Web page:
After some forty-five years, interest in the Maher Cup was beginning to wane by 1965, but at Tumut on the 7th of August a deep covering of snow didn’t deter some 500 diehards from driving out to the Racecourse ground for another gruelling encounter.
Grenfell, as Group 9’s most underperforming team may have lacked talent but made up for it in enthusiasm. While the local snow may have been to the Tumutites simply humdrum and inhospitable, for the Weddin lads from a warmer winter it was a novelty.
Barry Beiber’s boys had come 130 miles – and with only one of the four roads into Tumut open – they came through somewhat difficult conditions. Not even a bribe of £35 from reluctant Tumut officials could entice them to get back on the road without doing the business. It’s unlikely they would have backed themselves though, having lost their last six challenges by an average of 26 points, and being declared by their local newspaper as “rank outsiders”. However punters know that upsets often occur in unusual conditions.
The Tumut Times reported that following a disagreement between the two captains regarding the state of the ground, the decision of the referee (and ex-local player) Ken Green to play “was received ungraciously by many players from both teams and also spectators”.
Once the committeemen had hacked and raked the snow away from the lines, and while the kids built snowmen on the sidelines and chucked icy balls at all and sundry, the game got going.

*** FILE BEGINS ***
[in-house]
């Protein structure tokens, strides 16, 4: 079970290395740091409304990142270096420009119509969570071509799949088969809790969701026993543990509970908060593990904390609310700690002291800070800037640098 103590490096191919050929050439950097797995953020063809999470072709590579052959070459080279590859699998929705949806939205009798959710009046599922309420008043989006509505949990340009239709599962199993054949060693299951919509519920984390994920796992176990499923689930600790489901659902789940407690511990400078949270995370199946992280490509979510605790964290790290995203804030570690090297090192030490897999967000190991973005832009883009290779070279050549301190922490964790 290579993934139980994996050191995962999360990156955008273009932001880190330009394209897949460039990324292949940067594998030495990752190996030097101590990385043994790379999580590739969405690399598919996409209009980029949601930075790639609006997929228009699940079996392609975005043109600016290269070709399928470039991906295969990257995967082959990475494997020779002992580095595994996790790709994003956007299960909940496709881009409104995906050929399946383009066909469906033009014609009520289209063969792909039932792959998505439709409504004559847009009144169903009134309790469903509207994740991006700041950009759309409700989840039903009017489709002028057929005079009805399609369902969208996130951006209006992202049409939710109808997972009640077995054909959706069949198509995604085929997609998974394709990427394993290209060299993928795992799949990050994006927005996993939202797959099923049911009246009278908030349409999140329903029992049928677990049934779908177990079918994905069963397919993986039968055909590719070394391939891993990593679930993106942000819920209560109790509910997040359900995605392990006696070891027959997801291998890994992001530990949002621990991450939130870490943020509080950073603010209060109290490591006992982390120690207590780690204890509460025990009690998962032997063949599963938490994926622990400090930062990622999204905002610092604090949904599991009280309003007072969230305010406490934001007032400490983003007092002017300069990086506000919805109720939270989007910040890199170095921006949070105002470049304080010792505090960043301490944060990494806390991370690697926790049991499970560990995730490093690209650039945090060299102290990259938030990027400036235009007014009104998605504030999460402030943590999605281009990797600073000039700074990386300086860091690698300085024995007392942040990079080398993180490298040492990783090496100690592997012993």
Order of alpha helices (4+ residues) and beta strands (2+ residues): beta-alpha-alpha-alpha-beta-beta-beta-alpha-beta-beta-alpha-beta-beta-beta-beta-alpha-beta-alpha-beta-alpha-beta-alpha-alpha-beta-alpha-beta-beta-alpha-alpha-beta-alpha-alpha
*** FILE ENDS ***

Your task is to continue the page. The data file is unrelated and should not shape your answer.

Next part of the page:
The Tumut team quickly warmed to the conditions and “skimmed over the snow with full control of direction, displaying footwork and combination rarely seem on a dry and firm ground”. Their frantic pace was as much about not freezing as much as winning.
Grenfell’s tactics were to keep the ball tight in the forwards. Luckily it failed and no-one froze to death. The Tumut spectators were soothed by what they saw – a very talented team scoring three gems of tries before half-time.
At the break there were no oranges. With snow still falling, the “most popular people at the ground” were the Tumut ladies with their hot soup stall.
It was all becoming muddy and slippery with the ground churned up. According to the Grenfell Record: “When players regained their feet after being tackled the water on their jumpers and shorts immediately turned to ice”. After Tumut scored their fifth try with eleven minutes still on the clock, with light fading and players drowning in slush, common sense suddenly took hold and everyone went for more warm soup and a welcome hot shower.
Coincidentally Grenfell and Tumut were scheduled to meet in their Group matches at Grenfell the following day. Tumut tried to tempt the visitors to stay over in front of a cosy fire at a local hotellery and play the match at Tumut – but whether it was due to their dread of more snow or loyalty to their own fans – Grenfell went home that cold Saturday night – only to lose 33-8 the next day and clinch the wooden spoon.
The Maher Cup teams were:
Mick Redden, Geoff Brain, Peter Jeffery, Ken Eggleton, Barry Madigan, Doug Crampton, Gary Jeffery, Barry Webb, Robbie Symons, Bruce Kingsman, Kevin Purcell, Allan Wingate, Ray Bryan. For Robbie Symons and Kevin Purcell it was their Maher Cup baptism.
Keith Bradtke (came off injured – John Franklin went to fullback and Wally Gam to 5/8), John Pearson, Peter Hodge, Noel Stonham, Ron Porter, John Franklin, Bob Bradtke, Les Scott, Barry Beiber, John O’Loughlin, Ken Fitzgerald, Geoff Gravenmaker, Col Hardy.
Tumut’s tries were all scored by the backs and halves: Geoff Brain(2), Doug Crampton, Gary Jeffery, Mick Redden. Grenfell were scoreless but a kick by Keith Bradtke at least encouraged one touch judge to raise his flag.
- Tumut and Adelong Times 10 August 1965
- Grenfell Record 10 August 1965
- Madigan, John. The Maher Cup and Tumut
- Photos from the Wal Galvin Collection